Hon. Mr. Kupahu read first time a bill to amend
the law respecting the slaughting of beef cattle.
(Gives a license to Waimea and North Kohala and
sundry other places now excluded )
.Hon. Mr. Moanauli read first time a bill to rcgu
late the sale of Opium and other drugs. (No Opium
to be sold or furnished without a written prescription
from a licensed physician.) ,
Hon. Mr. Birch gave notice of a bill to amend Sec
tion 9, Chapter 7 of the Penal Code. (Murder and
The Biennial Bill of Appropriations was read a first
time. Provides for the expenditure of $1,045,961.17.
His Ex. the Minister of the Interior gave notice of
intention to introduce a bill to tat all inteMsland
newspapers carried in the mails, one oont each.
' ORDER OF TnE DAT.
The bill to regulate the killing of sheep and goats
was taken up in Committee of the whole, and de
bated at length, after which it was referred to a eelect
Committee for revision.
The bill for the prevention of syphilitic and vene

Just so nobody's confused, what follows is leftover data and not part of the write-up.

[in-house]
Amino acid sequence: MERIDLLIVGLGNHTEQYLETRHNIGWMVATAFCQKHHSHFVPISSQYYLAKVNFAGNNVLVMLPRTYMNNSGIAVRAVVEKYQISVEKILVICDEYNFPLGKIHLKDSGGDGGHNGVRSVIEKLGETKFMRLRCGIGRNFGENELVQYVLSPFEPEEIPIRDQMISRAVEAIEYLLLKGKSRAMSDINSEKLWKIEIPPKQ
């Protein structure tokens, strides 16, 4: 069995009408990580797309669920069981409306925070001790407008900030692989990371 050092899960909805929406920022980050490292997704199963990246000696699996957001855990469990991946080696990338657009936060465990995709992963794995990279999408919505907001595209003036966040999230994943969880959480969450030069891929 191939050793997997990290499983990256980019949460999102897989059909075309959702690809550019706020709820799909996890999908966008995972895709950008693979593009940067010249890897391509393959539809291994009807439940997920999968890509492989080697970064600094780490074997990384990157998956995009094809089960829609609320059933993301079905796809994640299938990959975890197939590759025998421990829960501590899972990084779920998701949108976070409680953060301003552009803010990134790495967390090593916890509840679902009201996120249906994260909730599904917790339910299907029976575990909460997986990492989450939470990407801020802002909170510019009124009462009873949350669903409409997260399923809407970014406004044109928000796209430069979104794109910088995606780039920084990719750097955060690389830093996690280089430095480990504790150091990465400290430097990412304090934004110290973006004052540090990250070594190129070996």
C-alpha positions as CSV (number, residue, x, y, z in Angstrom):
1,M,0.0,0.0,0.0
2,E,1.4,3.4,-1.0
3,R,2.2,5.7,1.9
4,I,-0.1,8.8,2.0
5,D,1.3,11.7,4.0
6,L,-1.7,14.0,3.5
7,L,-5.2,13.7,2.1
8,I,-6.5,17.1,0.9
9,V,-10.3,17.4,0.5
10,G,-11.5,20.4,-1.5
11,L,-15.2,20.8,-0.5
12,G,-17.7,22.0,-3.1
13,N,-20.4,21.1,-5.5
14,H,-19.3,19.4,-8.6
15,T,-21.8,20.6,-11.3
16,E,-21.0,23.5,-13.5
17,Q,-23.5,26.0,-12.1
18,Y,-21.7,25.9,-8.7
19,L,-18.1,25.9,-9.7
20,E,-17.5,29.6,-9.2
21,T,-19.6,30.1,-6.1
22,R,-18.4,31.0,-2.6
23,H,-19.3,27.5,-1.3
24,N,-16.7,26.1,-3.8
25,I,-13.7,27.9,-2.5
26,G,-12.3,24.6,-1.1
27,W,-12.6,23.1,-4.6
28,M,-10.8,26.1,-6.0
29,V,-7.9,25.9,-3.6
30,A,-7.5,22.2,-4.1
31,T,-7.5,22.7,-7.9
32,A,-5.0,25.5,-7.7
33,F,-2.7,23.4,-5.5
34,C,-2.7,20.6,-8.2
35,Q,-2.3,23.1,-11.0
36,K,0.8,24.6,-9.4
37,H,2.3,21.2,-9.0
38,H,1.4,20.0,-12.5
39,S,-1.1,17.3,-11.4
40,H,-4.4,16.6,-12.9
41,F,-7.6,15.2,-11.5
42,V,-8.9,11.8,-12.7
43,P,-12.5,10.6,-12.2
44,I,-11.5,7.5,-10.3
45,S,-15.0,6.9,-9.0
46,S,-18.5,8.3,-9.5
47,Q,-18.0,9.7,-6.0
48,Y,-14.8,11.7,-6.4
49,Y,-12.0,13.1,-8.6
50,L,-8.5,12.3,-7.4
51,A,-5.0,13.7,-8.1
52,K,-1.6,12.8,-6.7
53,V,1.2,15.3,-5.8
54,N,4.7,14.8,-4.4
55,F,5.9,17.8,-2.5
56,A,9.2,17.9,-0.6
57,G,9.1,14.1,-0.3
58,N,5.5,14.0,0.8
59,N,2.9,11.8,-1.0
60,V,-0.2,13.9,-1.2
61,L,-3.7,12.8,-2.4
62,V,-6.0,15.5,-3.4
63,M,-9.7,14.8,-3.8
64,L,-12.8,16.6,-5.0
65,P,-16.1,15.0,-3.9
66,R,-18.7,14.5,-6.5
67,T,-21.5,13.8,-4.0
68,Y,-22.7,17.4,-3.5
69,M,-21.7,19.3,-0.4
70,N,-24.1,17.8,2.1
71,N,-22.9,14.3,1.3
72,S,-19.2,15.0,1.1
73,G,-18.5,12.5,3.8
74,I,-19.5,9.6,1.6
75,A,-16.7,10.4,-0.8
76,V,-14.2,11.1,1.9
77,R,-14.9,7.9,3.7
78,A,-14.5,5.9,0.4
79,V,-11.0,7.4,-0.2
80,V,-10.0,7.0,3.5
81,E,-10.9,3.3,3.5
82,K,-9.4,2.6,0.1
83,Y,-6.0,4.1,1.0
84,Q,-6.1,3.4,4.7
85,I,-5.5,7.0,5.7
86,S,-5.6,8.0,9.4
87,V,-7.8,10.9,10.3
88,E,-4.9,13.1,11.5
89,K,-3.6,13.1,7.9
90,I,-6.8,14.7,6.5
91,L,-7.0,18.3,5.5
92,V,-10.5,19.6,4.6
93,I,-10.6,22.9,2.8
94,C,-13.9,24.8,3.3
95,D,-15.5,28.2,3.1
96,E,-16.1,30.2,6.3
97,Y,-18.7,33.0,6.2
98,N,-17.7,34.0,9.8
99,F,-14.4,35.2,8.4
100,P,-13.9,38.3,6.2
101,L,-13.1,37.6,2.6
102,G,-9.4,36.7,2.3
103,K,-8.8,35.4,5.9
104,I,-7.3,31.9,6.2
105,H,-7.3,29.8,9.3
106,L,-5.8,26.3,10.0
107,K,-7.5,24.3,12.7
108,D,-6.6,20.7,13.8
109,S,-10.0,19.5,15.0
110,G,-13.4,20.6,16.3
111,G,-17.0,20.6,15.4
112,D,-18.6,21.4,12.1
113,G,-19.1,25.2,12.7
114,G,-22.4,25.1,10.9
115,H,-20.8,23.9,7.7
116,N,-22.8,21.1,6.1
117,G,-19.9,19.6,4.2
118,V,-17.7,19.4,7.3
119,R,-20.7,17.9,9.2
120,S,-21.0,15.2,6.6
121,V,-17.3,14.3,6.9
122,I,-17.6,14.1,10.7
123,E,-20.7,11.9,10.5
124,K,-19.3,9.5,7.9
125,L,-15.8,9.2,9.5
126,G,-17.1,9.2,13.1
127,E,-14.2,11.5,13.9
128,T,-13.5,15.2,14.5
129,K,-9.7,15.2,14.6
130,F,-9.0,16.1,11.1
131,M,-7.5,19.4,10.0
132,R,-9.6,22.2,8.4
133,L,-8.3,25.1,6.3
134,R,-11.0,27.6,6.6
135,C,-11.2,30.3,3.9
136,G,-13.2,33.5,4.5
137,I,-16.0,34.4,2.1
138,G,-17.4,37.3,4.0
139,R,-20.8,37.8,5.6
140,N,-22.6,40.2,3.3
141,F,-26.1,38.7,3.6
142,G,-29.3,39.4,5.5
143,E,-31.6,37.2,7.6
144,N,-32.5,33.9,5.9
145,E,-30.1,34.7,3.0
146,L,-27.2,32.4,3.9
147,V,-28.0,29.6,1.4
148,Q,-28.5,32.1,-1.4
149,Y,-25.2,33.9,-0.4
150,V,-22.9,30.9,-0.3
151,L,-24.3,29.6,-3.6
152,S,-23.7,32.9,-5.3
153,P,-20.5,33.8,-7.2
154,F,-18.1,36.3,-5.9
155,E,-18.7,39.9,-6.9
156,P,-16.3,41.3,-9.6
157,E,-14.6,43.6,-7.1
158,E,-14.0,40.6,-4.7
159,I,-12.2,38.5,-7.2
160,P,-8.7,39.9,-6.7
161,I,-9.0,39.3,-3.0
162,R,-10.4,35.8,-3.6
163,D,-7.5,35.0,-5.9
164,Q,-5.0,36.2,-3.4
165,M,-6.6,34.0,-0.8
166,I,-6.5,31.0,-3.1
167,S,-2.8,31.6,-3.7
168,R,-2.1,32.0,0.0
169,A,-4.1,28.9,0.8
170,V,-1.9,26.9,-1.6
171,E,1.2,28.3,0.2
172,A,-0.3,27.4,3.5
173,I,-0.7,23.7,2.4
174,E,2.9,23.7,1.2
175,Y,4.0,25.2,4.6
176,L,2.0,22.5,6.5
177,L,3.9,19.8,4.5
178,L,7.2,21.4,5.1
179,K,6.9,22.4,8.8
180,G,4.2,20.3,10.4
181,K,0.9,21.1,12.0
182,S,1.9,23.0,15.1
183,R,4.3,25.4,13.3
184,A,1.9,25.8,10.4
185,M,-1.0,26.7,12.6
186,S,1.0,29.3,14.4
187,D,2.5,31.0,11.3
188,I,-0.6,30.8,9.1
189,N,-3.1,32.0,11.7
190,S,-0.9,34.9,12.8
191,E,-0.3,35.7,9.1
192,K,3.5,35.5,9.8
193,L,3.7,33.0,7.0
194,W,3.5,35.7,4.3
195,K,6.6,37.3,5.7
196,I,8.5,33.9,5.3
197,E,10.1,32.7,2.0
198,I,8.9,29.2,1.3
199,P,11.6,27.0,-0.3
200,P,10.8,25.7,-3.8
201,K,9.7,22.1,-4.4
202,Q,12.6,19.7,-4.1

real diseases came up on its second JJgdtnaprl'ja
igate' &c, was made the special prder for Munday
next . .;
The bill to extend the jurisdiction of Police and
District Justices was ordered for engrossment.
The bill to amend the Act to regulate the carrying
of inter-island passengers was read, a second time
and referred to a Special Committee. Adjourned.
Seyexteextii Dat, May 10th.
From Ililo, that the traffic in intoxicating drinks
be forbidden in this Kingdom,
From Lahaina, to the same effect.
From Honolulu, (foreigners) to the same effect.
From Waiohinu, Kau, Koolaupoko, Makawao,
Wailuku and Honolulu, (foreign ladies) all to the
; From Honolulu, that the sum of $8000 be appro
priated for a Hawaiian history.
. From Honolulu, that the salary of the King be
reduced; that there be but one Minister; that the
Chief Justice's salary be reduced to 2,500, and As
sociates 2,000 each; that an appropriation be made
for a road in Pauoa; that Article 22 of the Constitu
tion be repealed.
EEPORIS OF COMMITTERS.
Hon. Mr. Dowsett from the Committee on Finance,
reported on petitions praying for the exemption of
parents of five or more children from personal taxes;
the Committee reported a bill to that effect. Adopted.
Hon. Mr. Kaukaha from the select Committee on
the bill to amend Section 42 of the Civil Code, re